Roshan Mistry carries vegetables on his head from Sealdah station to nearby markets. He cannot care less about what he is wearing, all that is on his mind is if he can make a few extra rounds and earn a little more.
Dressed in a clean shirt, sweater and trousers, his face beaming, Mistry turns up at his 12-year-old son’s school to see what the boy has been working on all year.
The annual fair of The Future Hope School, a charitable organisation that provides opportunities to vulnerable children from the streets and slums, is where the students showcase their hard work for parents to see and be proud of.
Mistry’s son studies in Class V and stays in one of the homes run by Future Hope because his parents, who live in a tiled shanty in Sealdah, don’t want their son to “have wrong influences”.
“The environment of the place where we live in is not the best for education and then there are influences that can take a young boy on the wrong path. We don’t want to take a risk. Our elder son was also a student at Future Hope and is now working in Salt Lake,” said Jobeda Bibi, Mistry’s wife.
The parents of most students at Future Hope work as cooks, van rickshaw pullers or housekeeping staff and can barely read or write. All of them enjoyed seeing their children’s craft works and performances at the Future Hope Mela.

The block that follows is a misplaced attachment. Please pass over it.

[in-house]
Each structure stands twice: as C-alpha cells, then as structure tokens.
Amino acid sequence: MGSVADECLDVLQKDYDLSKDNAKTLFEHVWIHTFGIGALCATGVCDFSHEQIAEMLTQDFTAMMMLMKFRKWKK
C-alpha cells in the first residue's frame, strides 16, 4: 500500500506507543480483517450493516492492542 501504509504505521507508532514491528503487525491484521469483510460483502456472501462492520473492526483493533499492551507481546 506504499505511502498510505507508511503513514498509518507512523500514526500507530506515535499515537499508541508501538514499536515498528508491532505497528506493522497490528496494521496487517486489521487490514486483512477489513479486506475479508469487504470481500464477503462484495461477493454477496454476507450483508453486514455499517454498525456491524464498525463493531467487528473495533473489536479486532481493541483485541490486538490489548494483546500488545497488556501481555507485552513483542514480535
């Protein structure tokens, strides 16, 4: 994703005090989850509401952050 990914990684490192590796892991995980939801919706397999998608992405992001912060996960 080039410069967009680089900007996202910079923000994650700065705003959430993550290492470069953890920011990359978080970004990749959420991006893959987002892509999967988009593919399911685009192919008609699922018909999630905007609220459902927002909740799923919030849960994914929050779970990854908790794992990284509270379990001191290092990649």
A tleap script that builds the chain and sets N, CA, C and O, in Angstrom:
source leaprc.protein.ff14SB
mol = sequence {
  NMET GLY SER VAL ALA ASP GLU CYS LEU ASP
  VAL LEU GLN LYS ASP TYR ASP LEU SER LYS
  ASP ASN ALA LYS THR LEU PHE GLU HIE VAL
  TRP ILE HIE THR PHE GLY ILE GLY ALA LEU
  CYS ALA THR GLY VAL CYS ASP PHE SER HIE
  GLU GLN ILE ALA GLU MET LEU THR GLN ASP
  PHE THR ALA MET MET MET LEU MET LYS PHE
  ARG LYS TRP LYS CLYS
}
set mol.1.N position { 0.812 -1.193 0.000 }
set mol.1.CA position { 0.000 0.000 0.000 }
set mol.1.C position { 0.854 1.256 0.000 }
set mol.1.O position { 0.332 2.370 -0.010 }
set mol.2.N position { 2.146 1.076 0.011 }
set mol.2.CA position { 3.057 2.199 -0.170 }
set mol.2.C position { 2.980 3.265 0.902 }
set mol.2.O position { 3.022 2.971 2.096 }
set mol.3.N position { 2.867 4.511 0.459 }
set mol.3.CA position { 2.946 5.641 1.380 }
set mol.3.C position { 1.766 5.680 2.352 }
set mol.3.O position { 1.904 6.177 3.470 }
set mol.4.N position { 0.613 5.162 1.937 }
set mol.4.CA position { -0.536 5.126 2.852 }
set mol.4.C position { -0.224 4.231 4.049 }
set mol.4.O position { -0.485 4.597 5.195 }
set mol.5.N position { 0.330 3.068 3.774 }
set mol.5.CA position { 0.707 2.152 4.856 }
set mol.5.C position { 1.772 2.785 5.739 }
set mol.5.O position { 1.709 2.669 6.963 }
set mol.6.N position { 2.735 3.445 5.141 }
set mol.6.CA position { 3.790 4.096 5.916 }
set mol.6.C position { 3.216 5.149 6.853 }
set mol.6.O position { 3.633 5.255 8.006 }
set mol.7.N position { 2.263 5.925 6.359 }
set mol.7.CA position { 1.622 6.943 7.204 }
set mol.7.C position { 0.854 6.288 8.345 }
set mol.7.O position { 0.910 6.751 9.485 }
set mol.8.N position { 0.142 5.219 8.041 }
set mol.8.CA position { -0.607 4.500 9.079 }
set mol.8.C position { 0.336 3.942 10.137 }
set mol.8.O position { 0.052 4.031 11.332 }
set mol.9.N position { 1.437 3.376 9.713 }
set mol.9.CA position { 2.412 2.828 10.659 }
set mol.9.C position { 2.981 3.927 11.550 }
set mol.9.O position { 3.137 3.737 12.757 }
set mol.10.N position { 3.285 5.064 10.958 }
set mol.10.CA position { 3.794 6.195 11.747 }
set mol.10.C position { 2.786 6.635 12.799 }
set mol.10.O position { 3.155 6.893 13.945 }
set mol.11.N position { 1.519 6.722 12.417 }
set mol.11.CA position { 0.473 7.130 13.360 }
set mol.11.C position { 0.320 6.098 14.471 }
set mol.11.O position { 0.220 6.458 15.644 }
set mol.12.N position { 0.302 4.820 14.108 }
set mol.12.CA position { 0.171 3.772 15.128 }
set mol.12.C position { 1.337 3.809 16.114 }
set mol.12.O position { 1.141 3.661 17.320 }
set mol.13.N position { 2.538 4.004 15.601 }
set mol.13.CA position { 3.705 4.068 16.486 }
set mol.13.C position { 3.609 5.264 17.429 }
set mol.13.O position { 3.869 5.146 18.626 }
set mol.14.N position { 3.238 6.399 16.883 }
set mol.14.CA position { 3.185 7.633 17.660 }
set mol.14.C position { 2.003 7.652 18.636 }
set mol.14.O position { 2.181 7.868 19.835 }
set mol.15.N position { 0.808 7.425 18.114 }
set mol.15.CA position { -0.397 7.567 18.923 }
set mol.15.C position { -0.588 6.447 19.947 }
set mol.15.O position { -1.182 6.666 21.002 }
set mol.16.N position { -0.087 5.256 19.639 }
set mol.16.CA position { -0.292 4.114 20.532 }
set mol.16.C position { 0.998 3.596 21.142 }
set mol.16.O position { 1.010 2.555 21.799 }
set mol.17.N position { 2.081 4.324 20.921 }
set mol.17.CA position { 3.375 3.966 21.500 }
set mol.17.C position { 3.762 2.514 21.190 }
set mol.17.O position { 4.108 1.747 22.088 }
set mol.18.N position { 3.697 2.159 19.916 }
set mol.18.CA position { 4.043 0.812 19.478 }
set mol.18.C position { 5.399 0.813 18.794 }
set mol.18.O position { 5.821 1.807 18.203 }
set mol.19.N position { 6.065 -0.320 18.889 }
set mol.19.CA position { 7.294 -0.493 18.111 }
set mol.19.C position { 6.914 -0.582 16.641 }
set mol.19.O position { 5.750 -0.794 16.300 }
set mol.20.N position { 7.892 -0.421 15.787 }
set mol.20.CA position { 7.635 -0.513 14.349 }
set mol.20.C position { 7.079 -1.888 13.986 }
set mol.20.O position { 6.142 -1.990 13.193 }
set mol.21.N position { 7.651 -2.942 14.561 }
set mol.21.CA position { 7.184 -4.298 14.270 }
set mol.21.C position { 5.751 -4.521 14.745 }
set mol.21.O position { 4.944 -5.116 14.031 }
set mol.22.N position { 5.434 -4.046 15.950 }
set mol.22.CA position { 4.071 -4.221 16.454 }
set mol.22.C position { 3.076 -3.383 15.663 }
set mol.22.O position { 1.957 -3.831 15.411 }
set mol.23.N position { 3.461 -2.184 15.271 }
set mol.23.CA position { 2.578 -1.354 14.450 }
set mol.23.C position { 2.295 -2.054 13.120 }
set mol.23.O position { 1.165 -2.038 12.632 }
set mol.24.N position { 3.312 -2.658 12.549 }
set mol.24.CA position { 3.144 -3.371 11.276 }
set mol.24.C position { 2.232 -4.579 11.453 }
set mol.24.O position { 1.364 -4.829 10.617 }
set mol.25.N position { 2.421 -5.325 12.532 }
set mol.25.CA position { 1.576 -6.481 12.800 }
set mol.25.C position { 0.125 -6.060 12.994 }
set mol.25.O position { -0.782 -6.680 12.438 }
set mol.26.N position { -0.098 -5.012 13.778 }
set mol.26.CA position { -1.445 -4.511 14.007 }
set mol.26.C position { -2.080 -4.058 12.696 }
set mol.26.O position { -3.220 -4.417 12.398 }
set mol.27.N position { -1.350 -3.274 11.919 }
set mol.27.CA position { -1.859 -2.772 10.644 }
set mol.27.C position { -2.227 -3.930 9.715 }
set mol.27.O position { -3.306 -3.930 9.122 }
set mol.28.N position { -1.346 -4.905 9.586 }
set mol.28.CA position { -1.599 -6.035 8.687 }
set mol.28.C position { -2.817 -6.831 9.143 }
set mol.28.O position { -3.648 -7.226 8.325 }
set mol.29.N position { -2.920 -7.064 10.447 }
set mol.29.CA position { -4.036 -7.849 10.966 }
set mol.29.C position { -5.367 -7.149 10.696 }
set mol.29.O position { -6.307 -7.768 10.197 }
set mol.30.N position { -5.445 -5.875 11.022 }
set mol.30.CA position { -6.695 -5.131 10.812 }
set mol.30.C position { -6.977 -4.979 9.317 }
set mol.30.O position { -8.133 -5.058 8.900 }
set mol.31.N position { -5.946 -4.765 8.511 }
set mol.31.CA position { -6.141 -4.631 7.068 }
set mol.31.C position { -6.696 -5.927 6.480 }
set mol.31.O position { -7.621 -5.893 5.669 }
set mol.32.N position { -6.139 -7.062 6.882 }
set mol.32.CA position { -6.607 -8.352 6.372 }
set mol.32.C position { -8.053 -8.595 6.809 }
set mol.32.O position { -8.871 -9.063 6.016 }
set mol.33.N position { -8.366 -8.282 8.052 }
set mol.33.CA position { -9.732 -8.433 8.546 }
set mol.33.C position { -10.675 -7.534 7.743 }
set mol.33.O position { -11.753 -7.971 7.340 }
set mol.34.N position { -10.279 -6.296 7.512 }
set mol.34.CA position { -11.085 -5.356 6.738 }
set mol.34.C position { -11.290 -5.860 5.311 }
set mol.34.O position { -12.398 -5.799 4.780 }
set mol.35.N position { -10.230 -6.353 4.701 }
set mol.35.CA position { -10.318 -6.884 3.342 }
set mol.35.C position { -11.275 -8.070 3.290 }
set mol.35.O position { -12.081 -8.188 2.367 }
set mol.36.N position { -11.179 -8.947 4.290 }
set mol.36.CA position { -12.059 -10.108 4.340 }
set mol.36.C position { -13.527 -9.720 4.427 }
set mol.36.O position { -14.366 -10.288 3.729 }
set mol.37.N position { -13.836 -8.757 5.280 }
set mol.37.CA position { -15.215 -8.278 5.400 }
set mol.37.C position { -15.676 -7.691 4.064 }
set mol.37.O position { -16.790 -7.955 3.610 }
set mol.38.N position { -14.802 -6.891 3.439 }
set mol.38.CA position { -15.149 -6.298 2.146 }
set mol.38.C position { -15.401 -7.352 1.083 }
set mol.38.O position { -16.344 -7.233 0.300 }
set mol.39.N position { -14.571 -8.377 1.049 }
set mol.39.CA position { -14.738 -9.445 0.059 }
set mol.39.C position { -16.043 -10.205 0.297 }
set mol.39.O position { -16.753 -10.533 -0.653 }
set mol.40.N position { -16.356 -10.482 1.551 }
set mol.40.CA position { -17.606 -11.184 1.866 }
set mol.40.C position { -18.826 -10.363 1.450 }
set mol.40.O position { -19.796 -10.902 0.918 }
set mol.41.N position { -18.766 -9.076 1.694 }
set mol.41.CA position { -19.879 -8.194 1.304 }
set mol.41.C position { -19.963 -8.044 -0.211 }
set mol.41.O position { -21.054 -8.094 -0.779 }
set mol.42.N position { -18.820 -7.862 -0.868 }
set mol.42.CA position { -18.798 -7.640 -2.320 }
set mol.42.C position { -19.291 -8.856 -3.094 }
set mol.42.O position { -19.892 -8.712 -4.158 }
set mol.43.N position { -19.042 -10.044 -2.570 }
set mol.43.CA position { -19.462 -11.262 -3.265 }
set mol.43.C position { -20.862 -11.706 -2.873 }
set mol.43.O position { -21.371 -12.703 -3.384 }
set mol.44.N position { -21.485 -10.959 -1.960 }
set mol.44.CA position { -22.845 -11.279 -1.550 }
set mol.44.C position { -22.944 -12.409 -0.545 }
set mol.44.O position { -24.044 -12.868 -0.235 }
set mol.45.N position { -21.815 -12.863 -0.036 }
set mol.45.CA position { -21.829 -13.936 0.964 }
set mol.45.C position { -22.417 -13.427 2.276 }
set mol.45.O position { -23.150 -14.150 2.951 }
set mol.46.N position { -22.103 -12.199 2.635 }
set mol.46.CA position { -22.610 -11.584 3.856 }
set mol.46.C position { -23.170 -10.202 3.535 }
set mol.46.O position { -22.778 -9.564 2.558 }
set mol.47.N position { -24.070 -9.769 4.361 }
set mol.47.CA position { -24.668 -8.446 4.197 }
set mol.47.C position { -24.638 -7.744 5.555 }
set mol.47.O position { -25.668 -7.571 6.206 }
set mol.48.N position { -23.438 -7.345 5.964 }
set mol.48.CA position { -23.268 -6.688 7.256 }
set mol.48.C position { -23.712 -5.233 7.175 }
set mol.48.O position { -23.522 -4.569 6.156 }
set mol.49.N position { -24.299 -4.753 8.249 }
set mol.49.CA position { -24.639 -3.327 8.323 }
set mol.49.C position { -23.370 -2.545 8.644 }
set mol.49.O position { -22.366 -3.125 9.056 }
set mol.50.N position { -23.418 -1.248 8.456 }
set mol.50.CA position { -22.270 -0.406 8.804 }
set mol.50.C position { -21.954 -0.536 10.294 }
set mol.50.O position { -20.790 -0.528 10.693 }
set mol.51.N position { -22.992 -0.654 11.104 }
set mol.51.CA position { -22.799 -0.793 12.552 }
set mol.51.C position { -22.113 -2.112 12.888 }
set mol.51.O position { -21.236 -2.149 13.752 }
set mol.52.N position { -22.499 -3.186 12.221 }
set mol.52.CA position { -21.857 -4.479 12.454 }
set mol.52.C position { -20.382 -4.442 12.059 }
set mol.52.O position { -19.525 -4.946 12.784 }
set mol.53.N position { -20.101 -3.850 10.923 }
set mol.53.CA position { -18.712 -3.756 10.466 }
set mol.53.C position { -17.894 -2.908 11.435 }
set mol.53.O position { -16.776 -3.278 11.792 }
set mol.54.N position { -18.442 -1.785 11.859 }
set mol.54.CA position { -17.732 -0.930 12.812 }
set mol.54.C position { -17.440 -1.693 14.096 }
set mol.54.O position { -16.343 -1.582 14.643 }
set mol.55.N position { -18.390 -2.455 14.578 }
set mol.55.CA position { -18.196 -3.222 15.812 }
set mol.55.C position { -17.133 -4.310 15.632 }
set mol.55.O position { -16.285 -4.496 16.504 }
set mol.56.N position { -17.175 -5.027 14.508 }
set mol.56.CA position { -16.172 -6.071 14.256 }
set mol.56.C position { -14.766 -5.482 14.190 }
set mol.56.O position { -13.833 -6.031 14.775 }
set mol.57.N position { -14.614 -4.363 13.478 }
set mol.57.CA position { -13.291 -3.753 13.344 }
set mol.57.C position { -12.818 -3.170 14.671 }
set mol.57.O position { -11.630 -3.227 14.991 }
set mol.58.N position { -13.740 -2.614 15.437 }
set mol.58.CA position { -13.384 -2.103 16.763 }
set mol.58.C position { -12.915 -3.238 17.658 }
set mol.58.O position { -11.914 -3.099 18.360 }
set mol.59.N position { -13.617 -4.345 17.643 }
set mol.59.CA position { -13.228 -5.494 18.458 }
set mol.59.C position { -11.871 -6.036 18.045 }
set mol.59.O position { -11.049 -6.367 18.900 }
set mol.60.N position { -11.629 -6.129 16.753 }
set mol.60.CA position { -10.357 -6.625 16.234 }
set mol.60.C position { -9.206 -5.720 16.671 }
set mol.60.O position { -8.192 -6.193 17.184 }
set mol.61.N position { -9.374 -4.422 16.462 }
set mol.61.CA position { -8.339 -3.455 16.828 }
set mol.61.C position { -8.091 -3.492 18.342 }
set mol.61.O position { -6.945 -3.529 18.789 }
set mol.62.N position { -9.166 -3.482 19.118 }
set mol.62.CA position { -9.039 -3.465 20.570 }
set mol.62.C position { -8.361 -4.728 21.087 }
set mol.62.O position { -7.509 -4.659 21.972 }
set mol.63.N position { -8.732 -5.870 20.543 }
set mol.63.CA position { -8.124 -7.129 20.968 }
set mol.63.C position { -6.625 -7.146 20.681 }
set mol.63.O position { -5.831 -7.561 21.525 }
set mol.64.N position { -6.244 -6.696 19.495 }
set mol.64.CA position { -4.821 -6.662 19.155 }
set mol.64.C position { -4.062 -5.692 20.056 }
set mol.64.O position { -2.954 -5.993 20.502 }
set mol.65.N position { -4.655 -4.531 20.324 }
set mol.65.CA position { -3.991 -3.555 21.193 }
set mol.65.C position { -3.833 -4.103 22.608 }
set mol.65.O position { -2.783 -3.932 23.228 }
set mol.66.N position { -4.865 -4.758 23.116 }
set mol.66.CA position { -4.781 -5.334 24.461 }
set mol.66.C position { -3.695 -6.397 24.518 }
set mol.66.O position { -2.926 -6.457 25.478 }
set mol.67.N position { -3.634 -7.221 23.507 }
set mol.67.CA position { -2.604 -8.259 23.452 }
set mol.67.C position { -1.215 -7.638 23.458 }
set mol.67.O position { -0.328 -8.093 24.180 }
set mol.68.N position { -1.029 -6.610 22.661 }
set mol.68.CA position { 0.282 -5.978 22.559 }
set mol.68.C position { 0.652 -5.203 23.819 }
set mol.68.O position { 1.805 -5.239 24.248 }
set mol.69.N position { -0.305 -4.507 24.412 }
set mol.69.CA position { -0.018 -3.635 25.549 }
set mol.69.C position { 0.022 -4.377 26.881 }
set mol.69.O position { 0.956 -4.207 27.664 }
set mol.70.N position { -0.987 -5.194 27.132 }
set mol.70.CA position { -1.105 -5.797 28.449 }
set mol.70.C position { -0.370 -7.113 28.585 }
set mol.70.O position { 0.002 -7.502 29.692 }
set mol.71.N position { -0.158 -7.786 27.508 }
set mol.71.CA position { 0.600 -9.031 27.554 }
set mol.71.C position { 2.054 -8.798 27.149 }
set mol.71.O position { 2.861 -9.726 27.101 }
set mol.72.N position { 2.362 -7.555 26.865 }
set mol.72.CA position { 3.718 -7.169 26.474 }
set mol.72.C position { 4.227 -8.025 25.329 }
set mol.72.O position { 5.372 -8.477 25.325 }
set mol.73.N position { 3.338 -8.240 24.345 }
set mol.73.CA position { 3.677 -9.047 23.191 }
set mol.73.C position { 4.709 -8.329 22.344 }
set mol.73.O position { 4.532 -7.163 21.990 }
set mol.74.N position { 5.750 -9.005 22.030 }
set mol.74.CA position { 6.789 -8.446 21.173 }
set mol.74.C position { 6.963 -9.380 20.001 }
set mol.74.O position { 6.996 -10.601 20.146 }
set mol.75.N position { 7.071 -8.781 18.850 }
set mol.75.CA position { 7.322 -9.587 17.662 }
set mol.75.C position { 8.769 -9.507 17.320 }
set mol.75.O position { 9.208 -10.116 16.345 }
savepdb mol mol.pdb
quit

The annual fair had on offer calendars and handicraft items, cloth bags, jewellery made with old clothes, Christmas cards and a wide variety of food items such as cakes, soup, momos and sweets.
“Parents’ support is crucial to make the children grow up, get educated, learn values. All our children give back to their families. They don’t think that just because they are educated they are a level above. They go back to their families and we encourage that attachment. That’s why the parents are here,” said Sujata Sen, the CEO of Future Hope. “Almost all our children would have gone on to earn a living. So, it’s a sacrifice for the parents to let an earning hand go for the sake of education.”
A Class XI girl was waiting for her mother, a single parent, to show her the handicraft items she had made with other students. “My mother works at a nursing home. Her shift will end at 5pm and then she will go home to Picnic Garden before coming here,” said the 18-year-old.
The visitors included teachers and students of other schools, heads of schools and also social workers.
The theme of this year’s fair and cultural programme was “Save Water Save Environment”.
“We also go to the community and do outreach programmes where we tell them why it is important to plug taps and how it can be done because water constantly flows. When we showcase displays and installations it also helps to drive home a message,” said Samarjit Guha, director, homes.
Source: The Telegraph